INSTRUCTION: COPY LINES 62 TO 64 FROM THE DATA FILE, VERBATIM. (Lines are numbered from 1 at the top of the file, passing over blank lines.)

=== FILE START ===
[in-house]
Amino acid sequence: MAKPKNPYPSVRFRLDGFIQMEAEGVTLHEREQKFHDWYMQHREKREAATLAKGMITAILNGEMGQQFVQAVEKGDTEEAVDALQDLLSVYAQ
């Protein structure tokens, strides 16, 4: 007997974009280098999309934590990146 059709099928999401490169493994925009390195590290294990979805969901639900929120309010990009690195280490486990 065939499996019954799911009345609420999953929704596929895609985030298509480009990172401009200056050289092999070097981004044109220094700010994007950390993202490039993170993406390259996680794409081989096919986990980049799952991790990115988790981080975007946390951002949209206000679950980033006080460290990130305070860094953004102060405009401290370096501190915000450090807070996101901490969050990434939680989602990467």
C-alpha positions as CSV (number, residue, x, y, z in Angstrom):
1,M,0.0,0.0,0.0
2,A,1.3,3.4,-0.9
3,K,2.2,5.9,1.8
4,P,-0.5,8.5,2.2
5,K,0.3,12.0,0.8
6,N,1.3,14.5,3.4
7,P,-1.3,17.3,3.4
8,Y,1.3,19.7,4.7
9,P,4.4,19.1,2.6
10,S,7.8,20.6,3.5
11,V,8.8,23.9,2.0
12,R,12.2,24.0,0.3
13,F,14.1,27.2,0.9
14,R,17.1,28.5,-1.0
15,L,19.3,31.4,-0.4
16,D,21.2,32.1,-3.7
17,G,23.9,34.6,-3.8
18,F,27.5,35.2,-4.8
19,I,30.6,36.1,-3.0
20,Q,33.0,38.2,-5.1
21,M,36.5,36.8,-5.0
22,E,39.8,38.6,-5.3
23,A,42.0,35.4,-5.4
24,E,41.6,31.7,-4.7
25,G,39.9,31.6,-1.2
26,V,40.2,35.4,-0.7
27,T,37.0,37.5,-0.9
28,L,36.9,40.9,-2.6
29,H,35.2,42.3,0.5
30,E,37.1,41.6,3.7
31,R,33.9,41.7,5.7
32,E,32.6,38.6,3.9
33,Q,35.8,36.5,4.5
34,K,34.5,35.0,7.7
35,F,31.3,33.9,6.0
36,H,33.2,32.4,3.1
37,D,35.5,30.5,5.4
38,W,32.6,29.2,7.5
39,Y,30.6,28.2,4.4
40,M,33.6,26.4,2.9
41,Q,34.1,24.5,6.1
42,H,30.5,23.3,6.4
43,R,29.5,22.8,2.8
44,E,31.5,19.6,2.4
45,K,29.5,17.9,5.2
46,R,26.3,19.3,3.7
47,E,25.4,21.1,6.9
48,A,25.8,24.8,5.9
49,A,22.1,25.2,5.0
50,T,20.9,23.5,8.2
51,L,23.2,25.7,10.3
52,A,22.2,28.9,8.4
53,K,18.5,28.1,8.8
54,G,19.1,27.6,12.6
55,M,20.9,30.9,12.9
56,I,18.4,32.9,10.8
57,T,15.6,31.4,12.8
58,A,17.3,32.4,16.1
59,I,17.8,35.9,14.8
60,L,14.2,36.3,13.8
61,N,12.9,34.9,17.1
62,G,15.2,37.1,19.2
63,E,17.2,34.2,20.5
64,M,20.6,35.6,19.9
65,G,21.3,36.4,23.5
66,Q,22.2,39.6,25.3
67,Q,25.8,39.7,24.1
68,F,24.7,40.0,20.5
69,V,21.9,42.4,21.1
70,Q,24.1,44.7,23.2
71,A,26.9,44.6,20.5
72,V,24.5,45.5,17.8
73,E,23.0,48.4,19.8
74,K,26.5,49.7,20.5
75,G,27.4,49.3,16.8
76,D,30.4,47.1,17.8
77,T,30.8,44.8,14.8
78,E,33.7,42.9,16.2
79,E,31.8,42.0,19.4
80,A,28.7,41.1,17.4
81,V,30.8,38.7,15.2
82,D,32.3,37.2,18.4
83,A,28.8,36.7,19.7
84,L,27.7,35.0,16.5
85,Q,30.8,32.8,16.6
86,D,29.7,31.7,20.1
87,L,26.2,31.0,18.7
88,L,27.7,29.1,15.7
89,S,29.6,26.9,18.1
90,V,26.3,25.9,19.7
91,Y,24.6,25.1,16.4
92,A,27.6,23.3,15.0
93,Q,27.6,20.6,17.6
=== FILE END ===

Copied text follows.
58,A,17.3,32.4,16.1
59,I,17.8,35.9,14.8
60,L,14.2,36.3,13.8